It’s 3:23 am, little man has had a hard few days due to a cold. He’s asleep now, but wakes up when you lay him down. Ashley and I have been taking shifts, and are so thankful to have the opportunity.
This is part of our miracle, this is what we prayed for. That may sound strange to some, but if you’ve ever longed for a child, you understand. For in my hand, and in my heart is an answered prayer. A living breathing proof that God not only exist, but responds to the requests of His children.
We waited almost ten years for this miracle, and it’s worth every second. I turned 32 the year we got married, and our son was born when I was 42. My first birthday as a Dad is next week. Ashley, like Nicholas, is an answer to prayer. Both have been worth the wait, no matter where our days find us.
We’ve spent nights in hospitals, cried together, argued together, and been afraid together. Miracles are miracles no matter what the scene, or how long you’ve had them. I would encourage someone in the midst of whatever trial you’re facing, that you are living in your last miracle.
God has brought you where you are, we couldn’t have gotten here by ourselves. An ever present help, He’s with you in your sickness, financial trouble, or relationship problem. God doesn’t stop being God because we have questions, and He doesn’t mind them.
Just remember this when asking, you’ve received answers before. Every day is made up of yesterday’s miracles. Don’t lose sight of them. Don’t allow the answer that you prayed so long for, ever to become overlooked.
Cherish what you have, treasure it. If you always view your blessings through the eyes of gratitude, it doesn’t mean you’ll never be up at 3 am again. Though it does mean you’ll thank God for sleepless nights, hospital rooms, recovery rooms, and the fact you’re once empty home is so gracefully full now!
For all his movies my Dad used to watch, what’s funny to me is this. Clint Eastwood’s real weapon wasn’t a 45, but a set of words we call a script.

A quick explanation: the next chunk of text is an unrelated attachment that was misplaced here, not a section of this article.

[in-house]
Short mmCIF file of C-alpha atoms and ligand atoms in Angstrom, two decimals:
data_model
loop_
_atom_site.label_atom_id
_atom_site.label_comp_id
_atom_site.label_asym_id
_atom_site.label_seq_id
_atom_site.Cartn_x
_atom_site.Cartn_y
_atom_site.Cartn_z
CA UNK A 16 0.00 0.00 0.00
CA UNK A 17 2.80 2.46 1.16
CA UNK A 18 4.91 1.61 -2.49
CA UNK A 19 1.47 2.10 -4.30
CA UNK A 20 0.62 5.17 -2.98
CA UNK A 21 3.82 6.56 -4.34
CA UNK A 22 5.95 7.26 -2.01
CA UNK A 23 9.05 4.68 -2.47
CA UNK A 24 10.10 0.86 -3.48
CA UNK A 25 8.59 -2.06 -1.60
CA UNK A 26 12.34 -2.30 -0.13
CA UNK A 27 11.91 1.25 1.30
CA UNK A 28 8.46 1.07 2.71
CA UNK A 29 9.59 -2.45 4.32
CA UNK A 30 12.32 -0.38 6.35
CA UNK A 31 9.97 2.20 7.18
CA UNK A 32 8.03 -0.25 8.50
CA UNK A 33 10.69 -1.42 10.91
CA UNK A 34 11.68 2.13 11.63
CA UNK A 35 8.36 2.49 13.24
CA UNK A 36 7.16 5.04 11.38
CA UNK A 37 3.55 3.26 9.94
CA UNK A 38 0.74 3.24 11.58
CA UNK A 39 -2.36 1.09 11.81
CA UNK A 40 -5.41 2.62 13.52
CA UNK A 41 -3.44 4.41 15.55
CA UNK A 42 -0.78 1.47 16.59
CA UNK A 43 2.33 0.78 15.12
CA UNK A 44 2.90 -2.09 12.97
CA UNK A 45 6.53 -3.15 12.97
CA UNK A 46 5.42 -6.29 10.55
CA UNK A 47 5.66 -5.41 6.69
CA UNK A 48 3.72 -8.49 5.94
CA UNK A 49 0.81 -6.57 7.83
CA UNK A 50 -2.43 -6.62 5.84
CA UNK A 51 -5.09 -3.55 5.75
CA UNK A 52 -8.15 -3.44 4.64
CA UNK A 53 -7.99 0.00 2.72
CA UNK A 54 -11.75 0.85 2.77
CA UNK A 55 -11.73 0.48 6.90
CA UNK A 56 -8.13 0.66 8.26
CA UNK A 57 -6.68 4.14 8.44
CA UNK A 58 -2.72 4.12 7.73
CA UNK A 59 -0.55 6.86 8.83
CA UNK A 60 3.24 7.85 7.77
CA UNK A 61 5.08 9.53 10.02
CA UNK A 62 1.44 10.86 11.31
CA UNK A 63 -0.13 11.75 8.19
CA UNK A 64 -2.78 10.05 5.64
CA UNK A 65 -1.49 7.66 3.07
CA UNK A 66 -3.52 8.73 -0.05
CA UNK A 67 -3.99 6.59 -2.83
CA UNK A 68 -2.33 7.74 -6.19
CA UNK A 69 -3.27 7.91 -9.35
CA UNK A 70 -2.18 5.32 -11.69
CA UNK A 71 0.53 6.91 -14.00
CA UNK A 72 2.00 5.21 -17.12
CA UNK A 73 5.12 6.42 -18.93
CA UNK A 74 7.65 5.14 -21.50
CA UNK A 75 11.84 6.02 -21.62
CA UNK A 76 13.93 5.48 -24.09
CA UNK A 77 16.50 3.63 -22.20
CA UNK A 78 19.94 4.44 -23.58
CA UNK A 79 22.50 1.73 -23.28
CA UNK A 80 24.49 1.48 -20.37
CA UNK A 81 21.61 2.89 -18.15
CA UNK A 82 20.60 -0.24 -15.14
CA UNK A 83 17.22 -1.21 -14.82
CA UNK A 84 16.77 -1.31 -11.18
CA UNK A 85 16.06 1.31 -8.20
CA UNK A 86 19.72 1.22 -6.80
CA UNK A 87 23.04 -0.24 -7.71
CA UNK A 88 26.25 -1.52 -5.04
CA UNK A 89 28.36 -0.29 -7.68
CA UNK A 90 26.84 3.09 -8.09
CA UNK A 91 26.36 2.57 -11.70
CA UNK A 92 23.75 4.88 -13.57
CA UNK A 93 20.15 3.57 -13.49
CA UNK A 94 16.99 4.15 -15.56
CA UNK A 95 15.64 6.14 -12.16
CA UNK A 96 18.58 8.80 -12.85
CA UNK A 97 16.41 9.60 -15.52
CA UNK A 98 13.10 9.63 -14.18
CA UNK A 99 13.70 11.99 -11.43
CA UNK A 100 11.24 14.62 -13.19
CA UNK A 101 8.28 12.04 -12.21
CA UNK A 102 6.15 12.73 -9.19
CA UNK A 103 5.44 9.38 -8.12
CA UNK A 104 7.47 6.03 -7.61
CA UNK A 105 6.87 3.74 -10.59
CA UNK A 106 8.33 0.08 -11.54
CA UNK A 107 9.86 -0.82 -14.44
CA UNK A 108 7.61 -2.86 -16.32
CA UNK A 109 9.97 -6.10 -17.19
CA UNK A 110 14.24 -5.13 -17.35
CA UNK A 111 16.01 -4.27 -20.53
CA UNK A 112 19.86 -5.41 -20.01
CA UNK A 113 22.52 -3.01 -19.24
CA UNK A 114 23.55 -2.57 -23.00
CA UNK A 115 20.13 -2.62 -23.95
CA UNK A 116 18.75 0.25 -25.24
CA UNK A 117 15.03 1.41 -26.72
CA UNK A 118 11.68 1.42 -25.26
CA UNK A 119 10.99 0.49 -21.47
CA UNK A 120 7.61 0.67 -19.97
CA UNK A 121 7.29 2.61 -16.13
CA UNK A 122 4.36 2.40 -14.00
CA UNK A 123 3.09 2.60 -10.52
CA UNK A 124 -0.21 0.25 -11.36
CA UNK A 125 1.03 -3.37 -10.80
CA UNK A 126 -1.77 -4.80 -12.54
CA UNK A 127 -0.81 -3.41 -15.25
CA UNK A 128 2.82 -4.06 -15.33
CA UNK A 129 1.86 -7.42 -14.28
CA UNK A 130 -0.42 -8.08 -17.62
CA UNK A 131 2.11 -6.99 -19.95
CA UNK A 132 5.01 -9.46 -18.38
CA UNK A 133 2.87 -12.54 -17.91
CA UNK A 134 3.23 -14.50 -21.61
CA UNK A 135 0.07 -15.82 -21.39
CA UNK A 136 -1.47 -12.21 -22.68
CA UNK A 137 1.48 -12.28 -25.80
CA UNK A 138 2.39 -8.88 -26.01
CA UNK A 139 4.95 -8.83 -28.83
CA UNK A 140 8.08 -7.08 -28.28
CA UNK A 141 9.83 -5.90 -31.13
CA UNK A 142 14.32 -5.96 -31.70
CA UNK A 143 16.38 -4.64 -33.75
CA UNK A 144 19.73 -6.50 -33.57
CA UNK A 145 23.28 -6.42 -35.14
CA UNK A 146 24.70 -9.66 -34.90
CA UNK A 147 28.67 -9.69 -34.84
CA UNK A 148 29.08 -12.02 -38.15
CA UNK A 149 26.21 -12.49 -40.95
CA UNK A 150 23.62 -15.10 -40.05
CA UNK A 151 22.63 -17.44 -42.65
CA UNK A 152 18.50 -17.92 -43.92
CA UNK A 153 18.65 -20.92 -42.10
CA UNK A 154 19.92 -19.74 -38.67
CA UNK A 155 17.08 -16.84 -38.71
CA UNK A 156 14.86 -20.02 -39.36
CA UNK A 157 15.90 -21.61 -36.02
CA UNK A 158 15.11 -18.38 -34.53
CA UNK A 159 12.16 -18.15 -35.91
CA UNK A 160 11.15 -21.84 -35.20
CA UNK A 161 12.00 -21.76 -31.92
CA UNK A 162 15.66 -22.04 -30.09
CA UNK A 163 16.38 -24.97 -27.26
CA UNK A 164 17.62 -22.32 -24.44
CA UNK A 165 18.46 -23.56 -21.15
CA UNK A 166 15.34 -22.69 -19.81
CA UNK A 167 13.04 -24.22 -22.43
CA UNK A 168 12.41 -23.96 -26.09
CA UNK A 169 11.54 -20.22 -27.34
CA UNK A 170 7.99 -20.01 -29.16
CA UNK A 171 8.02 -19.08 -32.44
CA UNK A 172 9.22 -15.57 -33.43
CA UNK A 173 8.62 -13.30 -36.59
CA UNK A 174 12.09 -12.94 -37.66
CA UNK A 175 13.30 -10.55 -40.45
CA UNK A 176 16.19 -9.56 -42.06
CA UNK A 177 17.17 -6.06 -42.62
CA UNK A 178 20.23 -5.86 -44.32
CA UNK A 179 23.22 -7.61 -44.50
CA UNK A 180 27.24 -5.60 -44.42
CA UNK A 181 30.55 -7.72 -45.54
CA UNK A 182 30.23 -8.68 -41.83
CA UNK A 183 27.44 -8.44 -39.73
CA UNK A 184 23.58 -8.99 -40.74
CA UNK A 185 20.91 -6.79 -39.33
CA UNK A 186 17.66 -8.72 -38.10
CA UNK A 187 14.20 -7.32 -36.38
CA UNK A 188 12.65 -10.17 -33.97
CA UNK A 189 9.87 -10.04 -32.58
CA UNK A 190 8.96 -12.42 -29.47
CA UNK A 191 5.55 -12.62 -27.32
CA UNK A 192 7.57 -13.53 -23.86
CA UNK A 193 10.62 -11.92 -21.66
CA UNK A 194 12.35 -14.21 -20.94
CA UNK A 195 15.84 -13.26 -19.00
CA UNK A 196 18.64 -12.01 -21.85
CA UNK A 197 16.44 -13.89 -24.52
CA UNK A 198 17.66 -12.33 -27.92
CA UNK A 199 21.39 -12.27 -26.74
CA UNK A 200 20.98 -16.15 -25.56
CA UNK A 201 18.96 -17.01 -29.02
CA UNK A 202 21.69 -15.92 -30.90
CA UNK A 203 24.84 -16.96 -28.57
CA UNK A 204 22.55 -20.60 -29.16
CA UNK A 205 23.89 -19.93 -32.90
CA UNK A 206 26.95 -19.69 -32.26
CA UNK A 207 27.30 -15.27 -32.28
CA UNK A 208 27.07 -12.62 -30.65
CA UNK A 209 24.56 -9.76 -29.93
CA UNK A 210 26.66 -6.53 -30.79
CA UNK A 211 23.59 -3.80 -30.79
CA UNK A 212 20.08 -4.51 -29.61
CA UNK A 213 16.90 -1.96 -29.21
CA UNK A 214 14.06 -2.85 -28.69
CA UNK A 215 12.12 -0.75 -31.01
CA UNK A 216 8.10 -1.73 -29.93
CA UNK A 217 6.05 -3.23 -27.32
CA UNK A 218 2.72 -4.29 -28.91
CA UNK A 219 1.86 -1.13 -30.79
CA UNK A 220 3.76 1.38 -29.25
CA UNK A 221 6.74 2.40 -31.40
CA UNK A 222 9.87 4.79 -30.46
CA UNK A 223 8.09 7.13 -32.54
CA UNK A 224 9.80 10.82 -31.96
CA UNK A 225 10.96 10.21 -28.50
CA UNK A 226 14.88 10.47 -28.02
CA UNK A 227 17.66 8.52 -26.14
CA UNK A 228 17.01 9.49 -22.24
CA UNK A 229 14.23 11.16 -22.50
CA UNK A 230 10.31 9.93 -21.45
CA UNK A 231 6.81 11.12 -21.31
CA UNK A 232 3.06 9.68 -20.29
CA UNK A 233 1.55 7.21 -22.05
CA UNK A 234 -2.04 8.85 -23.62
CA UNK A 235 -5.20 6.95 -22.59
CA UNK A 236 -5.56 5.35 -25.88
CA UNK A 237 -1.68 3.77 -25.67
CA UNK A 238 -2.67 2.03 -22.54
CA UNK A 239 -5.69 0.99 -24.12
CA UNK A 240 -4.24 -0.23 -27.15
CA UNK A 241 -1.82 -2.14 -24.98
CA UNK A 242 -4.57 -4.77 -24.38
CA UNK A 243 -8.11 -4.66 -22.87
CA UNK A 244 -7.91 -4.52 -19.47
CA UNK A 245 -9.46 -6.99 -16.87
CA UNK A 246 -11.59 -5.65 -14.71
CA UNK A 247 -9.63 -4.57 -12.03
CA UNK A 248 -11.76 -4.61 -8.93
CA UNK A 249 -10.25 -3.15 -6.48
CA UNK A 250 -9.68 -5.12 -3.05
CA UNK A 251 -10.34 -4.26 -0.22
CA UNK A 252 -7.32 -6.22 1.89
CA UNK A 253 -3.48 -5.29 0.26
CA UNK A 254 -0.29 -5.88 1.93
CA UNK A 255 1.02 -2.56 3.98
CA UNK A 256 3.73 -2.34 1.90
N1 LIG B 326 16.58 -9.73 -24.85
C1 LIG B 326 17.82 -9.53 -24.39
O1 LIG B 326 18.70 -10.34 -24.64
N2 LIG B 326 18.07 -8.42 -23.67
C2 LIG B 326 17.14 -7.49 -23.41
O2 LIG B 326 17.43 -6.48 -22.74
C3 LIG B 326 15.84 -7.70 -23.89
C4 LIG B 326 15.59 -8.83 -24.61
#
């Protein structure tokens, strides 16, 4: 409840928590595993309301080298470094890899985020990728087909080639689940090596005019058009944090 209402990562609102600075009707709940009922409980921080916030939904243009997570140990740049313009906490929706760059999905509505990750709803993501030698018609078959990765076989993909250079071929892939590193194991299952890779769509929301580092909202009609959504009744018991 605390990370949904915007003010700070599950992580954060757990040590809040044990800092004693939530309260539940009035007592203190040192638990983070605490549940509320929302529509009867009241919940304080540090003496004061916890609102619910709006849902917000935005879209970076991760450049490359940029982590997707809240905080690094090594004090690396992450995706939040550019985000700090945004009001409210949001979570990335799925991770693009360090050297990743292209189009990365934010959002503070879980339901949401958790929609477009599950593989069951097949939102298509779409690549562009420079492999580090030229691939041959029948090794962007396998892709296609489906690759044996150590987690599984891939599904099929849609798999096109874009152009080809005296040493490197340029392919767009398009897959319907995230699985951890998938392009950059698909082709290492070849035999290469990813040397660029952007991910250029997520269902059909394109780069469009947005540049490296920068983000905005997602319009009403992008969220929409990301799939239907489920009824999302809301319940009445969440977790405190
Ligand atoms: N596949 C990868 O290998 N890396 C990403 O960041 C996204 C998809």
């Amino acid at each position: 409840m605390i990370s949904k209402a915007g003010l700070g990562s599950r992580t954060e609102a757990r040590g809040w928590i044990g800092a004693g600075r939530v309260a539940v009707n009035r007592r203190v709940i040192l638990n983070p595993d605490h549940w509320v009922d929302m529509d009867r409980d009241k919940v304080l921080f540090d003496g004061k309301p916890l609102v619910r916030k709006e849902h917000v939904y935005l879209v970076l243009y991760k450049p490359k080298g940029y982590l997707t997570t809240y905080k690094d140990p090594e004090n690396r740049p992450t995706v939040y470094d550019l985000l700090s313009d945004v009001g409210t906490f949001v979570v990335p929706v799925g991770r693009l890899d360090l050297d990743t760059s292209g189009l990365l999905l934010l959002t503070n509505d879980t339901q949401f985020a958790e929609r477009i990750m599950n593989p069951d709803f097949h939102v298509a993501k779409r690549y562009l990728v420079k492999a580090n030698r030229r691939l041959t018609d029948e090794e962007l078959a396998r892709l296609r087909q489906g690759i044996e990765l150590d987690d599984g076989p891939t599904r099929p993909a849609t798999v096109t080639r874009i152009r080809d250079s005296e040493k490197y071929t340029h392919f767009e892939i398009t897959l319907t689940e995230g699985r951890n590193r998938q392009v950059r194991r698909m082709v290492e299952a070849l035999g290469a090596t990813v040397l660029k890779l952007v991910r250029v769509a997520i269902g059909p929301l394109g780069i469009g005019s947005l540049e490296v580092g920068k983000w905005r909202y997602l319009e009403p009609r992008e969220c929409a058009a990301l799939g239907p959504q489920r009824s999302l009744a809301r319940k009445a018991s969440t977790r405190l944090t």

Imagine if you walked into your local Hospital Gift Shop, and saw Betty White behind the counter. No I don’t think it would happen, but in her latter years, someone arguably more famous than Betty White did just that.
Her name was Ethel Merman, and she regularly volunteered at St Luke’s Roosevelt Hospital Center in her latter years, while still performing regularly in television guest roles. If you are a fan of broadway, and old movies, There’s No Business Like Show Business, or Annie Get Your Gun’s lyrics are echoing through your head right now.
She also spent time visiting the patients there. It was her way of giving back to those in need. I can imagine the conversations with a patient and her daughter or son after this.
“It was really her! A star as big as she is taking time to visit me?” It was only a few moments for Merman, but can you imagine how many stories, and conversations it gave the patients? More than just cheering them up with a visit, she gave them something to talk about.
If you’re either lonely, or not able to get out much, something to talk about is like a lifeline. Too often, we forget how import communication is, not only for informing and instructing, but interaction. One good conversation could add years to a life, as well as life to a person’s years.
If you know someone today who may be not able to get out much, a little lonely, or simply someone you haven’t heard from in a while, I’d like to encourage you. Send a text, make a call, if possible stop by for a visit. Even if that’s not possible, a text or call is.
They may not say about you what they did about Ethel Merman, but it will give them something to talk about. It may also leave them with something to look forward to, another conversation.